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Whenever you visit a website, a server transmits data to your computer and your computer replies. This data is relatively easy to intercept because it travels through several computers to get to its final destination. By default, this data is sent as ‘plain text’ meaning anyone intercepting it can easily read the information inside. This is a big problem if the data includes sensitive information such as credit card details or personal information.

The solution is for the sender to encrypt the data before it leaves and the recipient to decode the data when it arrives. The encryption is achieved using SSL/TLS technology. As part of the SSL/TLS encryption process, the website’s server sends a key to the visitor’s computer to encrypt information and a certificate. The visitor’s web browser analyses the SSL/TLS certificate to verify that this key belongs to who it says it belongs to.

Certificate Authorities

SSL certificates require a digital signature from a verifying entity. The server owner can use their own signature, creating a so called ‘Self Signed’ certificate but this is near useless for verification purposes. Far more useful is a certificate signed by a specific type of third party called a Certificate Authority (CA). Certificate authorities are companies which issue SSL certificates to entities. They verify the business or organisational entity through processes like emails and phone calls. The value of CA signatures is that they are trusted by most modern web browsers. This allows the connection to proceed seamlessly for the website visitor. Without the implicit approval of the browser, visitors are prompted to manually approve the certificate. This process is jarring and breaks trust.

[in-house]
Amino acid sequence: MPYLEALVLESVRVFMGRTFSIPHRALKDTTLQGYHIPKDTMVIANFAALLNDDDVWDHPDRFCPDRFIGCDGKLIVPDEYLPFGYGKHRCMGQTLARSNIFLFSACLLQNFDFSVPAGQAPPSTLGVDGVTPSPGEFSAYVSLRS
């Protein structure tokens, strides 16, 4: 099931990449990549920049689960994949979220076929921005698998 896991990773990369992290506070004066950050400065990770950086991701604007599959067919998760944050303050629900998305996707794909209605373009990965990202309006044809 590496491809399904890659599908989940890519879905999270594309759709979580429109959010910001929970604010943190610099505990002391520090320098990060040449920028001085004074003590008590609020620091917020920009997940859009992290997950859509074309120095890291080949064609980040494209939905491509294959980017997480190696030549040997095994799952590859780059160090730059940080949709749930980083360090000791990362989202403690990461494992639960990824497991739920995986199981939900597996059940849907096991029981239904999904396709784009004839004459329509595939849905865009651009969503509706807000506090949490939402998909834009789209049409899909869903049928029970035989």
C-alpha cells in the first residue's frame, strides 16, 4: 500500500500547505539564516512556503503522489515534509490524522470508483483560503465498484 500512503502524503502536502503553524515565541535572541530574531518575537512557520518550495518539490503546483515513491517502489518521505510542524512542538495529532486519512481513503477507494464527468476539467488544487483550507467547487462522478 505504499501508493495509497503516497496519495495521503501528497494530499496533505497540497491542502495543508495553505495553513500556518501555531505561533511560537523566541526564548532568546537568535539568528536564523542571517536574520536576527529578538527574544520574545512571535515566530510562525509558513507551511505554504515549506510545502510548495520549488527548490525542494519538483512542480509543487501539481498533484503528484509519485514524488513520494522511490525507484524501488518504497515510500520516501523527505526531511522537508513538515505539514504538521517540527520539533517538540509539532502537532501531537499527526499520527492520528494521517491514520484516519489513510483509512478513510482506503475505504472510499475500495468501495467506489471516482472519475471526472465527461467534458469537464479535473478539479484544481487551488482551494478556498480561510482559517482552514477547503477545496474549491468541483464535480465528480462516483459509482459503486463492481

Usually the server owner obtains the certificate from a CA through purchase, although some CAs provide free certificates. Comodo is the largest Certificate Authority in the world with about a third of all SSL certificates followed by Symantec. Here at Phoenix Web we usually use certificates issued by Trustwave or Let’s Encrpyt as these are integrated into the hosting we provide at VentraIP.

Why use an SSL certificate?

Many payment gateways explicitly require an SSL certificate to be installed on your website. An example is the NAB payment gateway. Even if not needed an SSL cert is a useful addition to your website. Here’s why:

  1. The SSL certificate provides a psychological reassurance to visitors that your website is secure. Visitors know a website is encrypted and verified because their browser address bar shows a padlock and the http protocol is replaced by https.
    ssl-browser-padlock-chrome
    Google Chrome padlock icon
    ssl-browser-window-firefox
    Mozilla Firefox padlock icon

    ssl-browser-padlock-edge
    Microsoft Edge padlock icon
  2. Additionally, Google encourages webmasters to use SSL certificates by providing a small boost to the page rank of websites with an SSL certificate. This helps your search engine optimisation, which helps potential visitors find you when searching for keywords related to your business.
  3. Most importantly, from July 2018 Google’s Chrome web browser will soon start marking websites without an SSL certificate as insecure. At some point afterwards they will ‘louden’ the Not secure message as per the below image. If visitors see this message while browsing your website it will erode their trust in you. Chrome is by far the most popular web browser with 56% market share so this will be noticed by a large percentage of your visitors. Other browsers will follow Chrome’s lead eventually. The Firefox developers have already said they intend to eventually label HTTP websites insecure. Safari, Edge and the rest will probably follow.Chrome address bar not secure message for HTTP websites

As long as it is installed properly, there is no real downside to installing an SSL certificate on your server. Installing the certificate can be a somewhat complex endeavour. For example, if any external resources are loaded via HTTP, the browser will throw an off-putting error. These resources must be loaded via HTTPS. On the server side, certificates will have to be replaced when they expire. As long as the server is setup correctly, this process is very quick.

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